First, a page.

Nothing lights up my face more than when someone asks me about my children. Without question, I would not be the person I am today if I hadn't wanted to give them the best example I could. So, what I lacked, I worked on. What I didn't know how to do, I learned. I'm still not a perfect parent - and what fun would that be, anyway!? The best childhood stories always come from the "unfair" treatment that we have lived to talk about. ;)
I have learned a few things about parenting, things that I think have value for most people. I know that the way I parent will not work for everyone. But, it is the only way that I could parent. It was the only way that made sense to me. It utilizes my strengths and places a great deal of the responsibility on my children. I call it Parenting for Life because it represents an approach that prepares the child for life (and all that will come with it) and it also stands for how the parent approaches the parenting (in principle, unchanging and steady regardless of the age of the child). For what it is worth to you, here are a few of the basics for how I parent. In future posts, I'll go into more detail. I'll be creating a YouTube channel to tackle those things that video conveys much more effectively than reading. Stay Tuned for that.
Parenting for Life Basics
1. Utilize natural consequences, not ones that you make up for the purpose of teaching a lesson.
2. When your child needs to make a decision, look at what he has in front of him to consider. If he has holes in the data, provide what is missing. Then, step back and let him figure out the course of action to take. (This is definitely more for older children, but not as old as you might think.)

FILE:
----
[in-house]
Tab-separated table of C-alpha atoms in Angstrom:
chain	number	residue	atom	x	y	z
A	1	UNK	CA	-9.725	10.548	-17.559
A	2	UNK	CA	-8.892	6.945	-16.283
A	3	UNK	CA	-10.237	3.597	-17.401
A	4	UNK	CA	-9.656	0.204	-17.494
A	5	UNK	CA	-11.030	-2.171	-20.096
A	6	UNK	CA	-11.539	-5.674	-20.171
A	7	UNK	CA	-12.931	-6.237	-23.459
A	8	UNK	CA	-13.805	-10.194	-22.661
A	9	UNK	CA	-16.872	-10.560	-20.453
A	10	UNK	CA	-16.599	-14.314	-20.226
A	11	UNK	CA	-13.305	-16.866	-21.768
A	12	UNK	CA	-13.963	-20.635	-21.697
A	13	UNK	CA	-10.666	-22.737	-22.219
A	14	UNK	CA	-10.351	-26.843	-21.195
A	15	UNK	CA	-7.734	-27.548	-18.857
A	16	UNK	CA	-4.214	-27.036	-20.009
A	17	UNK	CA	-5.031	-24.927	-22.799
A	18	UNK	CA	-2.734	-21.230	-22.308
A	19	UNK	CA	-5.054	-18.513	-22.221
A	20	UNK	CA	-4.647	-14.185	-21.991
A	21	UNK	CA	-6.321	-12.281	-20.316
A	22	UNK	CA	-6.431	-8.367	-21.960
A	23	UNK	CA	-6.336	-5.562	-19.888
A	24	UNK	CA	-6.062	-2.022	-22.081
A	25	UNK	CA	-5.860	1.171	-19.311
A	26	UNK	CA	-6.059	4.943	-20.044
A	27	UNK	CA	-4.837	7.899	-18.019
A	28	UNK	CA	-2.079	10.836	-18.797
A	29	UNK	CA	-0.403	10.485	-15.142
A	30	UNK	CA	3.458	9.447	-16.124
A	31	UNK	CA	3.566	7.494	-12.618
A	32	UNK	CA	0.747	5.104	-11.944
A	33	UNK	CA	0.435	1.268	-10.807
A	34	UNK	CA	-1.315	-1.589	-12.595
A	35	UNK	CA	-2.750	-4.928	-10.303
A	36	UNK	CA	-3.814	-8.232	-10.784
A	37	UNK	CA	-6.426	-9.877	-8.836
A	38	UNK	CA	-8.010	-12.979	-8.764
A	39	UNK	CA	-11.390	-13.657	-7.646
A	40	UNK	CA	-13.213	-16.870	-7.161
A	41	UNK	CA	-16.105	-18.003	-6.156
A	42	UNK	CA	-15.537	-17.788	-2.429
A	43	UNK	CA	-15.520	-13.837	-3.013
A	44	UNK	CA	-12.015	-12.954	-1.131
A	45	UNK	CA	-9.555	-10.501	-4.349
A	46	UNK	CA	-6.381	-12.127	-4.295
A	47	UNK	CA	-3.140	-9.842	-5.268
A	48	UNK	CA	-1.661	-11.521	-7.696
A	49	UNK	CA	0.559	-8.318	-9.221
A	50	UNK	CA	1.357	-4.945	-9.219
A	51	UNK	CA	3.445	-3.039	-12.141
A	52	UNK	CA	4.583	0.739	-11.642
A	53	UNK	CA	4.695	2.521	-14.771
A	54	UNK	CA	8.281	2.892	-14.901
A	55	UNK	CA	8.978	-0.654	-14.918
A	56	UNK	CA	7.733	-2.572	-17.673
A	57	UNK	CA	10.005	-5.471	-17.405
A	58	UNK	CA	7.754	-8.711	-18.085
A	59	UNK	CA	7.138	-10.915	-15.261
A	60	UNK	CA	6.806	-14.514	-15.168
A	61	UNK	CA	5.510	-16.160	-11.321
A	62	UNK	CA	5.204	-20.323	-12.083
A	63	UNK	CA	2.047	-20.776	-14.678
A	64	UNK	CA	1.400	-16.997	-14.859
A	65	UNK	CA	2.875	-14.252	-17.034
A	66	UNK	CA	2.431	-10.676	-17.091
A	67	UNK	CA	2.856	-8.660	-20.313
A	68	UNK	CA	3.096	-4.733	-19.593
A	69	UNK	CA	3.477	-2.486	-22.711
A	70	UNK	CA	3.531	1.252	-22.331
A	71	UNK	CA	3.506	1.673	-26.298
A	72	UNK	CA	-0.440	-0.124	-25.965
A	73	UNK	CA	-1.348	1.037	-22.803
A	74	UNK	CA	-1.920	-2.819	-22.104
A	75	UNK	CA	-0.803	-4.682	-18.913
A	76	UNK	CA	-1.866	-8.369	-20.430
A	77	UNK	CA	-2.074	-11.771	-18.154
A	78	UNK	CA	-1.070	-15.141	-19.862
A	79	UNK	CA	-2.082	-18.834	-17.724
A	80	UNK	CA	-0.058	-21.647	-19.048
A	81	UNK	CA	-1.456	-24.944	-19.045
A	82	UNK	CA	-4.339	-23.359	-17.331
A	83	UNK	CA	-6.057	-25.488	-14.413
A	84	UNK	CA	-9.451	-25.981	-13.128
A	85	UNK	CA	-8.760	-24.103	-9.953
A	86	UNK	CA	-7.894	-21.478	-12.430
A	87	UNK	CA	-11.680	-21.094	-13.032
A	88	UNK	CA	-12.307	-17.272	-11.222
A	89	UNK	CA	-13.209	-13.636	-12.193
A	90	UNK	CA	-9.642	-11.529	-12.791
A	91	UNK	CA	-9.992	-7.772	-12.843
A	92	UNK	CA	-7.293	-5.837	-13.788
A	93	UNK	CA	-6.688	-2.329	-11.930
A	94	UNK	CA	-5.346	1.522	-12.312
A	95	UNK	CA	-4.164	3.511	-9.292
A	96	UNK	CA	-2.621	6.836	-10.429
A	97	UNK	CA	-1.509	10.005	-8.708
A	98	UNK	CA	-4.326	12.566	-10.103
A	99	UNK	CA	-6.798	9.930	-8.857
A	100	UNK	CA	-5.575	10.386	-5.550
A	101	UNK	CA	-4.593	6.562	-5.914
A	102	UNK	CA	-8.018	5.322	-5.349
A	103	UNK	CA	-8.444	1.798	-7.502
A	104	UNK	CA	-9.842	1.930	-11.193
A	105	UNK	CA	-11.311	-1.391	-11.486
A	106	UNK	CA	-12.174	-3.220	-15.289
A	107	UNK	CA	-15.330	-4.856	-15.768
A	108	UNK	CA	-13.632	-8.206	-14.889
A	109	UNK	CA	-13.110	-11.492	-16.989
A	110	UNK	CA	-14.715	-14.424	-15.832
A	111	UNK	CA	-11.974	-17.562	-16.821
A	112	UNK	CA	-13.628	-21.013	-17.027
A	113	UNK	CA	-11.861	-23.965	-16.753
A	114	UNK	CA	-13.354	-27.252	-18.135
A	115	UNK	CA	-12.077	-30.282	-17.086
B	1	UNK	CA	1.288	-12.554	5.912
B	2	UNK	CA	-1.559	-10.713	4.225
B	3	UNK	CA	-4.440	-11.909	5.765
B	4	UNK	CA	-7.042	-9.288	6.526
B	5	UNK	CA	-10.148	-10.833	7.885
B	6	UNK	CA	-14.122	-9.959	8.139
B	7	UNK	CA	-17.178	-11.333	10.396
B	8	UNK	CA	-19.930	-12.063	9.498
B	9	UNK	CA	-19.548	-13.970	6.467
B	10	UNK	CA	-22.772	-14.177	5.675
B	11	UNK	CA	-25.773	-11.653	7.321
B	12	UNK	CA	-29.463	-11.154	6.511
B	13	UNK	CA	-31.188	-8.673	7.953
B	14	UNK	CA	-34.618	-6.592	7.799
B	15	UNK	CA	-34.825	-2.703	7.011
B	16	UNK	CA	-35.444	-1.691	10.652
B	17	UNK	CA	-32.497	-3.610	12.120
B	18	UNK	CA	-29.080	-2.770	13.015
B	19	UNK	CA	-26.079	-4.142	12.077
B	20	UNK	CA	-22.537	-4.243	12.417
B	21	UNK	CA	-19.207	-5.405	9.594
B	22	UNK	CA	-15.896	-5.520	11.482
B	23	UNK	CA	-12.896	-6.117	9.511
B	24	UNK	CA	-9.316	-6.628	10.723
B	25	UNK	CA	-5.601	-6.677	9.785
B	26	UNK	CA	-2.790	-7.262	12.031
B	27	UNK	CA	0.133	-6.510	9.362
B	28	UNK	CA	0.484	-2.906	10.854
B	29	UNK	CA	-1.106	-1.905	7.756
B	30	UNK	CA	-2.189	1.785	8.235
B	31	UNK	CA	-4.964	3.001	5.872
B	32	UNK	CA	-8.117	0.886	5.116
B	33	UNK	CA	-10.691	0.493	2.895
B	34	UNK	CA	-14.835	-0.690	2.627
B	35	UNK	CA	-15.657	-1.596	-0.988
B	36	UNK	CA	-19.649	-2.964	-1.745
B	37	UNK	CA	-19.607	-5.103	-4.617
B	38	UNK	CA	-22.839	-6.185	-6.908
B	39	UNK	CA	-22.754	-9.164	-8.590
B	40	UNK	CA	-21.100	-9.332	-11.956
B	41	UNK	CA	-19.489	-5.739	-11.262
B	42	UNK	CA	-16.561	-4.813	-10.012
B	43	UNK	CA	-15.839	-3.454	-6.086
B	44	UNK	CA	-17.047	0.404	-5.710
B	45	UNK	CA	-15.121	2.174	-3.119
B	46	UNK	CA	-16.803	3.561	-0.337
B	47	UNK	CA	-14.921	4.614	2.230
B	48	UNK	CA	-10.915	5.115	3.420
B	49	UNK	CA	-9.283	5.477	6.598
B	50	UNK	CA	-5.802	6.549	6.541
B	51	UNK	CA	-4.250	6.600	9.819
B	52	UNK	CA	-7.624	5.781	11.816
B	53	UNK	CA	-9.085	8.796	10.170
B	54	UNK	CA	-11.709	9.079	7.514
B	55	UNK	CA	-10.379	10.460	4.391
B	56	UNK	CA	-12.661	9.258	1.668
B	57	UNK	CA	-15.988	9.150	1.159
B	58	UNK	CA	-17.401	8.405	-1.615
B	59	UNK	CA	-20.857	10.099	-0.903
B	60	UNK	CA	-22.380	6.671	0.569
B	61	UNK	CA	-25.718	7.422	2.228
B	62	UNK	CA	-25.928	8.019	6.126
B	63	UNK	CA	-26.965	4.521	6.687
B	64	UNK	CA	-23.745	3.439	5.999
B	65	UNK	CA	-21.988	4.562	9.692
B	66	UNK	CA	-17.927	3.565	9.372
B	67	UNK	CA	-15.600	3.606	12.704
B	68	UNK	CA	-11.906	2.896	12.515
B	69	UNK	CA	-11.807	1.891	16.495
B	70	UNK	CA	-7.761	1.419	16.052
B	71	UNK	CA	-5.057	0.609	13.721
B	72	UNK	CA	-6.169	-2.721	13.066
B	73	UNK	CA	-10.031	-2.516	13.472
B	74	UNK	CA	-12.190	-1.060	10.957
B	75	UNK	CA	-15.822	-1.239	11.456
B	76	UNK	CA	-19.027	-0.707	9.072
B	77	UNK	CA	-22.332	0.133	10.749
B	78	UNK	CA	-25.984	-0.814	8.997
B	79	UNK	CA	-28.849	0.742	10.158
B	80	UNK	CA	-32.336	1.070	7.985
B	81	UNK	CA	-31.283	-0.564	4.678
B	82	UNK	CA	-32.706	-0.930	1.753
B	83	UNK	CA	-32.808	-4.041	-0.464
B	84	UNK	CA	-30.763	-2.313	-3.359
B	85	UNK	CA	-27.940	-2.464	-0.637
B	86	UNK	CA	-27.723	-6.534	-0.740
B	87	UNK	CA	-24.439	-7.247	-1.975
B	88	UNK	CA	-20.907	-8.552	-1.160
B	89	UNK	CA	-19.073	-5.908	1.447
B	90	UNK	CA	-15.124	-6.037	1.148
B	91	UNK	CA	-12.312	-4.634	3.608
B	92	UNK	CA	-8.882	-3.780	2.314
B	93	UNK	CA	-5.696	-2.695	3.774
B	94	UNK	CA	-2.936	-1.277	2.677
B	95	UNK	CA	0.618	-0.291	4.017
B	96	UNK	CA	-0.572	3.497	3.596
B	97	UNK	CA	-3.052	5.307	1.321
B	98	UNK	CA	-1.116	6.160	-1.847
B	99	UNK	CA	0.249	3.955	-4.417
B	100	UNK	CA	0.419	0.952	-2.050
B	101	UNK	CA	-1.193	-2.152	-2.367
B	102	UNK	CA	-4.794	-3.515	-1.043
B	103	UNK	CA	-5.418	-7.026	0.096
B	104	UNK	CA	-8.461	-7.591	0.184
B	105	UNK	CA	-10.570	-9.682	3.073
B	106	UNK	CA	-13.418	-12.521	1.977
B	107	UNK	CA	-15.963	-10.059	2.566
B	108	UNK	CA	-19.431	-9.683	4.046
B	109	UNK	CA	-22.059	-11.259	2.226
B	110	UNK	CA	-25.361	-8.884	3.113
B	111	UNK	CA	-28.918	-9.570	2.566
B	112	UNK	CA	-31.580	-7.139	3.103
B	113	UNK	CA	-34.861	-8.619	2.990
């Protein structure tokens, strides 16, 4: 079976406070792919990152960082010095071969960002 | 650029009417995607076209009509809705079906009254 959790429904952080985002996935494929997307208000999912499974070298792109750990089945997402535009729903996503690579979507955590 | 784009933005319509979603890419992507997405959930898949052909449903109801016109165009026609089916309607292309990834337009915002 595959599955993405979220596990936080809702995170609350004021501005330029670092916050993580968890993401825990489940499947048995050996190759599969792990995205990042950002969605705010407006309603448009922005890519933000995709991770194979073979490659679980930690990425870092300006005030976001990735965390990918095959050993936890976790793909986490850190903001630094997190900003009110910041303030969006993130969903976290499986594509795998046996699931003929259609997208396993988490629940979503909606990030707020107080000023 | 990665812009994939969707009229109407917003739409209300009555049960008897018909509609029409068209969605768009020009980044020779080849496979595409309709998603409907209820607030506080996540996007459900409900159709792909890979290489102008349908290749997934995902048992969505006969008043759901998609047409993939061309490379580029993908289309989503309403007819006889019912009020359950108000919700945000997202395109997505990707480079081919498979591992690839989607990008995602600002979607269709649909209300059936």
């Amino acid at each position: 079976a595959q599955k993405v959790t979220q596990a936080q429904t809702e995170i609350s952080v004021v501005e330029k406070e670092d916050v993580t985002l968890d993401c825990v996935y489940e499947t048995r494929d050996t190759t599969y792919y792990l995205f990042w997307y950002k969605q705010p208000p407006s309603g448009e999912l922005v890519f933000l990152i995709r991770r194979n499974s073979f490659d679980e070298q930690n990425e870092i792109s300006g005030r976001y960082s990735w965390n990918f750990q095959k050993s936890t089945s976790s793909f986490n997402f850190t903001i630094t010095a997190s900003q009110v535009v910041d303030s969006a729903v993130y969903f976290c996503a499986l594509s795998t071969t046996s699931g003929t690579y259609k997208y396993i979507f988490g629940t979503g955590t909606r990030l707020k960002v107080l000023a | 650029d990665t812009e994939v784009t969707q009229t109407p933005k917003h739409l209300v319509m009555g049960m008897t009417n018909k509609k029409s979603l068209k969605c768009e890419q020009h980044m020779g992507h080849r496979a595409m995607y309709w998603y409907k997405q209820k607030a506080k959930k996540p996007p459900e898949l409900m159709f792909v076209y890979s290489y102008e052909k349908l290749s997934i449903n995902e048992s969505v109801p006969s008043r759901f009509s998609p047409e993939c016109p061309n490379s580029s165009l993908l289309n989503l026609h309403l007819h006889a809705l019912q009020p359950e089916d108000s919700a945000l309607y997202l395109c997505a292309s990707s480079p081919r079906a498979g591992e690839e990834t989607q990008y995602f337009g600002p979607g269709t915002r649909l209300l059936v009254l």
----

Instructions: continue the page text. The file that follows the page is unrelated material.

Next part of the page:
3. Allow your children to fail. I always say that my job as a parent is to provide a safe place for my children to fail. This can sometimes be harder than helping them succeed. Doing NOTHING can be incredibly draining.
4. Don't try to look perfect, they can learn more from the lessons you've learned than you think and they will appreciate that you are honest.
5. Teach your child what is right and then trust her.
6. Resist the temptation to punish your child for his honesty. In your child's mind, you finding out should not be the worst thing that can happen.
7. Spend as much time with your children as possible. Talk when it's time to talk. Listen when it's time to listen. And, ALWAYS let them know that they are already wonderful and deserving of your (and God's) love.
8. Talk about things so openly and often that when your child thinks to herself, "What would Mom/Dad say?" she already knows because she can hear the words in her mind.
This isn't an exhaustive list, but it is enough for you to see where I'm headed. When our kids come along, we don't know what we're doing. We've never been parents before. But, the good news is that they've never had parents before. So, just do your best and no matter what, DO IT WITH LOVE. Love can cover a multitude of shortcomings.
My family is what has always been my motivation for going that extra mile. But, that doesn't mean it has always been or will always be easy. I'll be sharing some of what works for me and how I approach this wonderfully chaotic piece of heaven known as family.